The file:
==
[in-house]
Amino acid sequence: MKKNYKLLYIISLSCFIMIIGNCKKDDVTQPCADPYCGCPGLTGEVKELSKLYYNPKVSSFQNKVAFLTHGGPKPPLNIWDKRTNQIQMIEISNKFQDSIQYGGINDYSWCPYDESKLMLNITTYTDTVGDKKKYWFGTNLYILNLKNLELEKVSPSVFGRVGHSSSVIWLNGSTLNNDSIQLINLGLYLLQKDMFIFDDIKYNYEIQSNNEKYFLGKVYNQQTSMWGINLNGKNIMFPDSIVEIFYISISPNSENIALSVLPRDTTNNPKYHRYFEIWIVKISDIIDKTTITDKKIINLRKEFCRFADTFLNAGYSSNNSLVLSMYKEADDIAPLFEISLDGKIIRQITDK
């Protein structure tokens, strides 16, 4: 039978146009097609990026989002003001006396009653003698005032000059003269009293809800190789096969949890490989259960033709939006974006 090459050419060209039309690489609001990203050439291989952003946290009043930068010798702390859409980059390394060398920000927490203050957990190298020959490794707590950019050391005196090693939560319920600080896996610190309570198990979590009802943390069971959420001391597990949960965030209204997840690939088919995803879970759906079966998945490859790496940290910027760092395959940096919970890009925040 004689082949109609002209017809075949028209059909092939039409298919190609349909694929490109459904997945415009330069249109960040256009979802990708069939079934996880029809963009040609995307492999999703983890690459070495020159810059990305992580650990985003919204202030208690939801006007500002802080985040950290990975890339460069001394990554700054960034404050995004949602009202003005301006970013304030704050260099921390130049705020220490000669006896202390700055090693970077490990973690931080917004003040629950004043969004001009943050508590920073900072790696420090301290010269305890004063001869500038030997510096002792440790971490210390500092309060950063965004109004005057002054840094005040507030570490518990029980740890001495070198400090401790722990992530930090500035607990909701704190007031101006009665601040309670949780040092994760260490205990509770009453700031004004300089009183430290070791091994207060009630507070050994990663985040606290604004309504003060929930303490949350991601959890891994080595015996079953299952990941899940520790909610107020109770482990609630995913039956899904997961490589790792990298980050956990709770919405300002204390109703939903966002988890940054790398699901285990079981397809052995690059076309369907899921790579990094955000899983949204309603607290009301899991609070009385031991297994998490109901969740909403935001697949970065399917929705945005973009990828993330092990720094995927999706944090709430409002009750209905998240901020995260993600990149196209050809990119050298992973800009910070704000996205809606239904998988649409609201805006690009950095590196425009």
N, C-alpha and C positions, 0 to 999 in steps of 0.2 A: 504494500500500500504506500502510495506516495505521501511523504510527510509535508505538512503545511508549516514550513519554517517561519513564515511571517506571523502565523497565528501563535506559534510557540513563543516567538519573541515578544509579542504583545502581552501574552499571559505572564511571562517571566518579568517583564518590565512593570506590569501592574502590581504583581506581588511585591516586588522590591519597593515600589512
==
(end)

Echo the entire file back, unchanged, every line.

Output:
[in-house]
Amino acid sequence: MKKNYKLLYIISLSCFIMIIGNCKKDDVTQPCADPYCGCPGLTGEVKELSKLYYNPKVSSFQNKVAFLTHGGPKPPLNIWDKRTNQIQMIEISNKFQDSIQYGGINDYSWCPYDESKLMLNITTYTDTVGDKKKYWFGTNLYILNLKNLELEKVSPSVFGRVGHSSSVIWLNGSTLNNDSIQLINLGLYLLQKDMFIFDDIKYNYEIQSNNEKYFLGKVYNQQTSMWGINLNGKNIMFPDSIVEIFYISISPNSENIALSVLPRDTTNNPKYHRYFEIWIVKISDIIDKTTITDKKIINLRKEFCRFADTFLNAGYSSNNSLVLSMYKEADDIAPLFEISLDGKIIRQITDK
């Protein structure tokens, strides 16, 4: 039978146009097609990026989002003001006396009653003698005032000059003269009293809800190789096969949890490989259960033709939006974006 090459050419060209039309690489609001990203050439291989952003946290009043930068010798702390859409980059390394060398920000927490203050957990190298020959490794707590950019050391005196090693939560319920600080896996610190309570198990979590009802943390069971959420001391597990949960965030209204997840690939088919995803879970759906079966998945490859790496940290910027760092395959940096919970890009925040 004689082949109609002209017809075949028209059909092939039409298919190609349909694929490109459904997945415009330069249109960040256009979802990708069939079934996880029809963009040609995307492999999703983890690459070495020159810059990305992580650990985003919204202030208690939801006007500002802080985040950290990975890339460069001394990554700054960034404050995004949602009202003005301006970013304030704050260099921390130049705020220490000669006896202390700055090693970077490990973690931080917004003040629950004043969004001009943050508590920073900072790696420090301290010269305890004063001869500038030997510096002792440790971490210390500092309060950063965004109004005057002054840094005040507030570490518990029980740890001495070198400090401790722990992530930090500035607990909701704190007031101006009665601040309670949780040092994760260490205990509770009453700031004004300089009183430290070791091994207060009630507070050994990663985040606290604004309504003060929930303490949350991601959890891994080595015996079953299952990941899940520790909610107020109770482990609630995913039956899904997961490589790792990298980050956990709770919405300002204390109703939903966002988890940054790398699901285990079981397809052995690059076309369907899921790579990094955000899983949204309603607290009301899991609070009385031991297994998490109901969740909403935001697949970065399917929705945005973009990828993330092990720094995927999706944090709430409002009750209905998240901020995260993600990149196209050809990119050298992973800009910070704000996205809606239904998988649409609201805006690009950095590196425009």
N, C-alpha and C positions, 0 to 999 in steps of 0.2 A: 504494500500500500504506500502510495506516495505521501511523504510527510509535508505538512503545511508549516514550513519554517517561519513564515511571517506571523502565523497565528501563535506559534510557540513563543516567538519573541515578544509579542504583545502581552501574552499571559505572564511571562517571566518579568517583564518590565512593570506590569501592574502590581504583581506581588511585591516586588522590591519597593515600589512